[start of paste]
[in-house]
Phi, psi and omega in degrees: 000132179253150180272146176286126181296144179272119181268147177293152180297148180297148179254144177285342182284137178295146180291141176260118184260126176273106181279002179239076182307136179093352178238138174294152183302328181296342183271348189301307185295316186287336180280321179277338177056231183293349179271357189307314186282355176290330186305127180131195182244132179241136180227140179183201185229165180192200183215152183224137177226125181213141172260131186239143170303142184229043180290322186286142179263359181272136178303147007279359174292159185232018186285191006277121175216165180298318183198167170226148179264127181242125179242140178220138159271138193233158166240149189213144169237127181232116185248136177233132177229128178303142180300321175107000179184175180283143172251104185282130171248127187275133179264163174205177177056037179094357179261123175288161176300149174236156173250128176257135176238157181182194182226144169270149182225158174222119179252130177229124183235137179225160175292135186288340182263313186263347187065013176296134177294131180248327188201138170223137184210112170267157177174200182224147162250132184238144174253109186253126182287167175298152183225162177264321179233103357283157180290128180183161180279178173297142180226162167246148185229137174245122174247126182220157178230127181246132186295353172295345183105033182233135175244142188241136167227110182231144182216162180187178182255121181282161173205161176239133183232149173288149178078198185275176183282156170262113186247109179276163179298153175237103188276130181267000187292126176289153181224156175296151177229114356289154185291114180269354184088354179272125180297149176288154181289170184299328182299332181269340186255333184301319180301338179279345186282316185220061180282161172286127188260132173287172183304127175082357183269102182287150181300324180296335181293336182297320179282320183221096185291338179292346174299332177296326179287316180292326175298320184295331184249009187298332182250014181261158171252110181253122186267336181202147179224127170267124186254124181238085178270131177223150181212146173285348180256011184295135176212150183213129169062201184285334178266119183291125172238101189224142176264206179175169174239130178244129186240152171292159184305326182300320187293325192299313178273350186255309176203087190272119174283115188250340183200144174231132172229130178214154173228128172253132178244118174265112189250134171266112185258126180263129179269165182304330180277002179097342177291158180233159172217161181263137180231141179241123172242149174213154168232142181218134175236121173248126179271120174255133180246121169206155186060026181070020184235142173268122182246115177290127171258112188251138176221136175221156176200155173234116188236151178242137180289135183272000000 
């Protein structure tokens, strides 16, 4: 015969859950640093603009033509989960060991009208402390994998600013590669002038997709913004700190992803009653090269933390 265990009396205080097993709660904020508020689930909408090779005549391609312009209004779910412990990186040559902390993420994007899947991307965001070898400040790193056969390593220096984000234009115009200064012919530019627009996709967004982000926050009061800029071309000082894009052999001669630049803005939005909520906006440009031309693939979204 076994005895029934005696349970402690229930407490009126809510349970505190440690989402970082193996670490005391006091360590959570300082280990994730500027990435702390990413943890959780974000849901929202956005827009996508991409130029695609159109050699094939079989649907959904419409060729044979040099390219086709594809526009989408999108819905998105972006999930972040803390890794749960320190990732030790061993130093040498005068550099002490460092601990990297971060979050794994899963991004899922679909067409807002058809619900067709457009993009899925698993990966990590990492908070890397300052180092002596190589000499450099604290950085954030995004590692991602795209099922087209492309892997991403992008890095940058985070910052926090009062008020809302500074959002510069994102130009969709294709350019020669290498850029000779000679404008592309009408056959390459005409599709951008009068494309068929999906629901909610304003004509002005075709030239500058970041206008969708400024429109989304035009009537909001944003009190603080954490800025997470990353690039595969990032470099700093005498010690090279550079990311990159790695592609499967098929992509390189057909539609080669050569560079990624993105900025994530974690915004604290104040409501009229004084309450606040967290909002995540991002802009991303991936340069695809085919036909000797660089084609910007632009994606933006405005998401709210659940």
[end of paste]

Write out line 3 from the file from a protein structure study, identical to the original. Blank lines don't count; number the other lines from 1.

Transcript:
């Protein structure tokens, strides 16, 4: 015969859950640093603009033509989960060991009208402390994998600013590669002038997709913004700190992803009653090269933390 265990009396205080097993709660904020508020689930909408090779005549391609312009209004779910412990990186040559902390993420994007899947991307965001070898400040790193056969390593220096984000234009115009200064012919530019627009996709967004982000926050009061800029071309000082894009052999001669630049803005939005909520906006440009031309693939979204 076994005895029934005696349970402690229930407490009126809510349970505190440690989402970082193996670490005391006091360590959570300082280990994730500027990435702390990413943890959780974000849901929202956005827009996508991409130029695609159109050699094939079989649907959904419409060729044979040099390219086709594809526009989408999108819905998105972006999930972040803390890794749960320190990732030790061993130093040498005068550099002490460092601990990297971060979050794994899963991004899922679909067409807002058809619900067709457009993009899925698993990966990590990492908070890397300052180092002596190589000499450099604290950085954030995004590692991602795209099922087209492309892997991403992008890095940058985070910052926090009062008020809302500074959002510069994102130009969709294709350019020669290498850029000779000679404008592309009408056959390459005409599709951008009068494309068929999906629901909610304003004509002005075709030239500058970041206008969708400024429109989304035009009537909001944003009190603080954490800025997470990353690039595969990032470099700093005498010690090279550079990311990159790695592609499967098929992509390189057909539609080669050569560079990624993105900025994530974690915004604290104040409501009229004084309450606040967290909002995540991002802009991303991936340069695809085919036909000797660089084609910007632009994606933006405005998401709210659940």